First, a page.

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National Eating Disorders Awareness Week: Do You Know Someone Suffering from an ED?

By Rheyanne Weaver HERWriter
Mental Health related image Photo: Getty Images

However, once you are certain that the person may be struggling, the kind thing to do is to reach out in an empathetic way, with care and concern, and offer to help them find resources for help.”

It can be uncomfortable confronting another person about such a private type of issue, but it’s important to remember that your intervention could save a life.

“If you remember that ED’s have the highest mortality rate of any mental illness, it is vital to know that you could be saving someone’s life,” Grefe said. “These are treatable illnesses, but the earlier we steer people to appropriate treatment, the better the chance of success in recovery.”

Ragen Chastain, a professional speaker, writer of the blog danceswithfat.wordpress.com, said in an email that she recovered from an eating disorder and is a self-proclaimed “fat woman” who believes in “health at every size.”

“Eating disorders thrive in a society where we are encouraged to be ashamed of being, and terrified of becoming, fat,” Chastain said. “We must focus on health, not body size. As a nation we will never become a successful role model for public health until we stop being a failed role model for public thinness.”

She suggests talking about these issues with other people.

“We can open a dialog about how our culture’s obsession with thinness is hurting everyone,” Chastain said. “We can search our own lexicon and eradicate any language that shames or stigmatizes bodies, including our own. We can point to the mountain of evidence that shows that fitness is a far better indicator for health than body weight. We can stop conflating weight and health. We can be for healthy people without being against fat ones.”

Jenni Schaefer, a NEDA ambassador who herself struggled with an eating disorder, and the author of “Life Without Ed,” said in an email that she is already seeing some changes due to efforts of NEDA and activists.

“People are beginning to understand more than ever that eating disorders are real, life-threatening illnesses - not choices,” Schaefer said.

“What people still don't seem to grasp is the general idea of body acceptance.

We value and respect our HERWriters' experiences, but everyone is different. Many of our writers are speaking from personal experience, and what's worked for them may not work for you. Their articles are not a substitute for medical advice, although we hope you can gain knowledge from their insight.

Add a Comment7 Comments

Ann Olson Blogger

Thank you for posting this. As a survivor it frightens me how many disordered eating behaviors are promoted through the media. Let's stop punishing our bodies...our bodies don't deserve it.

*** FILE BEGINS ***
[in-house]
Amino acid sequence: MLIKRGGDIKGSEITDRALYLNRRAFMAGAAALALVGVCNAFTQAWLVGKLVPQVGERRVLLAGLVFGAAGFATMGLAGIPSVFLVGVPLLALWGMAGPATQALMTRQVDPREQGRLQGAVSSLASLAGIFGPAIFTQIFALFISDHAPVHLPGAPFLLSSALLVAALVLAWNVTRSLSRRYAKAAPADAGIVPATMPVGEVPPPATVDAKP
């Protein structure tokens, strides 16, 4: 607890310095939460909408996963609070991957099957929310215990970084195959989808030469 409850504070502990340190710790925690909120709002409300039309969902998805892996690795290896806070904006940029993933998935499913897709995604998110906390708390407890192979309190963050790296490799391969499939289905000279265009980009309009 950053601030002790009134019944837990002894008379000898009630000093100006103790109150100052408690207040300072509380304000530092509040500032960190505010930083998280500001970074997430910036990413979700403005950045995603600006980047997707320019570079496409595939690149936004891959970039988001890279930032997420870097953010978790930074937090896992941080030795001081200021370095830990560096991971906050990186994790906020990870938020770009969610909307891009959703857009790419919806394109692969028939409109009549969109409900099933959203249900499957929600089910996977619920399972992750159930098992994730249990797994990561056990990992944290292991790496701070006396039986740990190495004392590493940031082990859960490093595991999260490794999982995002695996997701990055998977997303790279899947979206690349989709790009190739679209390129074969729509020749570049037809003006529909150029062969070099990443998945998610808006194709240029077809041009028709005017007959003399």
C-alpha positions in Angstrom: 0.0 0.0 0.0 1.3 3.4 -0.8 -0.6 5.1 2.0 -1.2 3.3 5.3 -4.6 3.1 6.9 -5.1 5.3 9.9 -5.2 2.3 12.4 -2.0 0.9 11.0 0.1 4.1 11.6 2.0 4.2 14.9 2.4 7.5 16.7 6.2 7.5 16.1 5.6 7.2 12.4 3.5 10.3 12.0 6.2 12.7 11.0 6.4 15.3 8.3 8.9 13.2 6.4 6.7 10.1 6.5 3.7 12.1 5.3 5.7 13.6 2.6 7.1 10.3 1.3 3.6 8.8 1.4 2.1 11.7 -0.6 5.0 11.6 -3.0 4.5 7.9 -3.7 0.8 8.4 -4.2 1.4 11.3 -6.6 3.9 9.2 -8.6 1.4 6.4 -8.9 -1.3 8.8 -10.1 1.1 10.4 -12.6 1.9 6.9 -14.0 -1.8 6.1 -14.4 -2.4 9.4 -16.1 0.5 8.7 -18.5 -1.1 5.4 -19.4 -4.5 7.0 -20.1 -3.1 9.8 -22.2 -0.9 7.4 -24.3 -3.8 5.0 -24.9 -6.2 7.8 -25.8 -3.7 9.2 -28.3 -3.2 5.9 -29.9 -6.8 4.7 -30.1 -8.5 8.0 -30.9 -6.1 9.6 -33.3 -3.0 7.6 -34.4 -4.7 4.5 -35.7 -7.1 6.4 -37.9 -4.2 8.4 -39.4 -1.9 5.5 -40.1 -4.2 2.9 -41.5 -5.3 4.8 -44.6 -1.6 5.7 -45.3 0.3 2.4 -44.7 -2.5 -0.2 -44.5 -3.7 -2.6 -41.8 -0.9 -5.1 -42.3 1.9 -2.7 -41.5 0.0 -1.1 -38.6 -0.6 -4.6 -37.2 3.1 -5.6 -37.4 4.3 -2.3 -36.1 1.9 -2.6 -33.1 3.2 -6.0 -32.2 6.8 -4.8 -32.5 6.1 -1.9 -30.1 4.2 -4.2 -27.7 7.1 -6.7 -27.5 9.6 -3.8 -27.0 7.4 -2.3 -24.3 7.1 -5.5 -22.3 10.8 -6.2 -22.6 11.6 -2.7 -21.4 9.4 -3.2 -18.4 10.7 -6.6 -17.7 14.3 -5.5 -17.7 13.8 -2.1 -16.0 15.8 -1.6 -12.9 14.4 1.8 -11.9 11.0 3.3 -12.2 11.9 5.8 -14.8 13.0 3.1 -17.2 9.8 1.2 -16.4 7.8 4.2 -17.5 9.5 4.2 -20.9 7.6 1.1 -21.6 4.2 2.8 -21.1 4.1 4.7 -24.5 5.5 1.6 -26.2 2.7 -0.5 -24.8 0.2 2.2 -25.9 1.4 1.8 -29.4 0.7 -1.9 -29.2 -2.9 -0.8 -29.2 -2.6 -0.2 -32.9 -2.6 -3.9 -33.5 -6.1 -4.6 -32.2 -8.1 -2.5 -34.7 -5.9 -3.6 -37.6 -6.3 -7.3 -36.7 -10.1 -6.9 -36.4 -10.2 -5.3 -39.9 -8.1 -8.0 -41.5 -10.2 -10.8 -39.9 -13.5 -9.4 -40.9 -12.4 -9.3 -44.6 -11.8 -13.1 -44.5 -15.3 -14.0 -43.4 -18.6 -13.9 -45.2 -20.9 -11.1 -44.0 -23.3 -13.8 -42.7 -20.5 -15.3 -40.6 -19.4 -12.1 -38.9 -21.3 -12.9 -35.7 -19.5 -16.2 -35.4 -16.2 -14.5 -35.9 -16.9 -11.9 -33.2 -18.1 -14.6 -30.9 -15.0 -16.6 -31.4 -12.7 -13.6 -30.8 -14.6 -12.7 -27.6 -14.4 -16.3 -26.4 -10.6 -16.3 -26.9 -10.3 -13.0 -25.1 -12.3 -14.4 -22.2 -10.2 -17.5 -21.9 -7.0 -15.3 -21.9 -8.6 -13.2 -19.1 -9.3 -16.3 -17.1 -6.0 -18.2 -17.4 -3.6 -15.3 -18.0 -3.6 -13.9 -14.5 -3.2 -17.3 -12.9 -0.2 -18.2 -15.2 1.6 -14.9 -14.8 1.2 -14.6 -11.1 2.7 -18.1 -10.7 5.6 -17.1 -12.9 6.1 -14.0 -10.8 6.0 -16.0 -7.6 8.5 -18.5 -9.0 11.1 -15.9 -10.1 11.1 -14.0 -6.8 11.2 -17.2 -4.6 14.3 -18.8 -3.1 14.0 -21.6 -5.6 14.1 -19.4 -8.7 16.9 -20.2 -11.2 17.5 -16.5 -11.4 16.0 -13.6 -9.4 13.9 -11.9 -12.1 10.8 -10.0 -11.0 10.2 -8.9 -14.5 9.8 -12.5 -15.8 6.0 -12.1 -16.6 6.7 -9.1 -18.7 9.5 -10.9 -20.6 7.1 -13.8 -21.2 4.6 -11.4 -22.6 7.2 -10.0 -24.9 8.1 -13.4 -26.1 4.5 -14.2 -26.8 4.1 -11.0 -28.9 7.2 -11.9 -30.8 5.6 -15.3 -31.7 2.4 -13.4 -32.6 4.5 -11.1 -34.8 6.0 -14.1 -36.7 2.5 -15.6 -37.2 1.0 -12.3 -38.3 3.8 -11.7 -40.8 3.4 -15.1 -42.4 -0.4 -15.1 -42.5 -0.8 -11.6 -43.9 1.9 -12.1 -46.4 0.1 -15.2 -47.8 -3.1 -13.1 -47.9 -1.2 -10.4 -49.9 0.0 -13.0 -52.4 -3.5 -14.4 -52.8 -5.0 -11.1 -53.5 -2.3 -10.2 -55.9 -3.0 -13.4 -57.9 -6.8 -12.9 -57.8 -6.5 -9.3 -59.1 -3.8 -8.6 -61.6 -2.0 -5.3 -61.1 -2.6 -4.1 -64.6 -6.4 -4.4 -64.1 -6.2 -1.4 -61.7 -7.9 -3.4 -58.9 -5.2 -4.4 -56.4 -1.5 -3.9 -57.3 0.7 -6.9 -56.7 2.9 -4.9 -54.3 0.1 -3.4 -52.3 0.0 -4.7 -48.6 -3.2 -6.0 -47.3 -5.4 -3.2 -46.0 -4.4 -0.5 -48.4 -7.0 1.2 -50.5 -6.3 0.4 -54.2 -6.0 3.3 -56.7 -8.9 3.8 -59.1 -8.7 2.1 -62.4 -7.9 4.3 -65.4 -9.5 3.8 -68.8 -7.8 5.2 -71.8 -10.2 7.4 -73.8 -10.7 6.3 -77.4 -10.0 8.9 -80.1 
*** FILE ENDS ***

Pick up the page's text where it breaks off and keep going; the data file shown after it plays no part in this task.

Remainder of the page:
January 20, 2012 - 2:46pm
EmpowHER Guest
Anonymous

Amen. The latest craze of "The war on Obesity" has lead to "size" and "health" being considered one and the same, to no one's benefit. This is a potentially dangerous oversimplification that leaves much to be overlooked and/or ignored. Eating disorders are only one of the issues that fall between the cracks, but certainly one of the most serious. Making healthy choices in regards to diet and exercise become easier when you know you will be loved no matter what size you are. Shame is not an effective motivator for healthy change.

January 20, 2012 - 1:14pm
EmpowHER Guest
Anonymous

It's incredible how little emphasis our society puts on self-acceptance.

Throughout our lives, we will suffer, change, and grow, but we ourselves (mind and body) remain. Whatever you are recovering from, be it injury, trauma, abuse, addiction, eating disorder, body dysmorphia, etc., self-acceptance is needed. Self-acceptance does not entail "giving up" or stagnating but rather a commitment to kindness and self-care of the most important kind.

January 20, 2012 - 8:09am
EmpowHER Guest
Anonymous (reply to Anonymous)

Well said.

January 21, 2012 - 12:55pm
EmpowHER Guest
Anonymous

When fitness and health are actually the yard stick by which we measure fitness and health in our society, the pressure on young men and women to force their bodies to fit a shape and size image won't be present - imagine what healthy, happy, productive young adults this would create!

January 20, 2012 - 7:28am
EmpowHER Guest
Anonymous

I'm so glad to see more attention being paid to the issue of disordered eating and its causes. If we, as a culture, could focus on *health* instead of size, I think we'd *all* be a lot better off -- whatever size we are.

January 20, 2012 - 5:45am
The Real Cie

Body dissatisfaction isn't a new problem but I do think it is increasing. Most models are photoshopped to impossible perfection, and even the very slender ones are sometimes photoshopped to make them even more slender. Women with average/midsize bodies are decried as "fat" and some people see being fat as literally worse than having cancer. Our views as a society are terribly erroneous and destructive.
I do have an eating disorder myself. I currently am not forcing myself to vomit but I often react to personal criticism by first binging and then starving myself for several days afterwards. I think that the fact that I became bulimic at 13 and the extreme dieting that I did throughout my teens, twenties, and thirties wrecked my metabolism. Now in my late forties, I'm trying to accept myself as I am and not see exercising as a means to losing weight but as a means to gaining strength, lung capacity, and other positive things. I actually like to exercise but tend to avoid it because I equate not losing weight with failure. It's a very difficult battle.

January 20, 2012 - 1:30am
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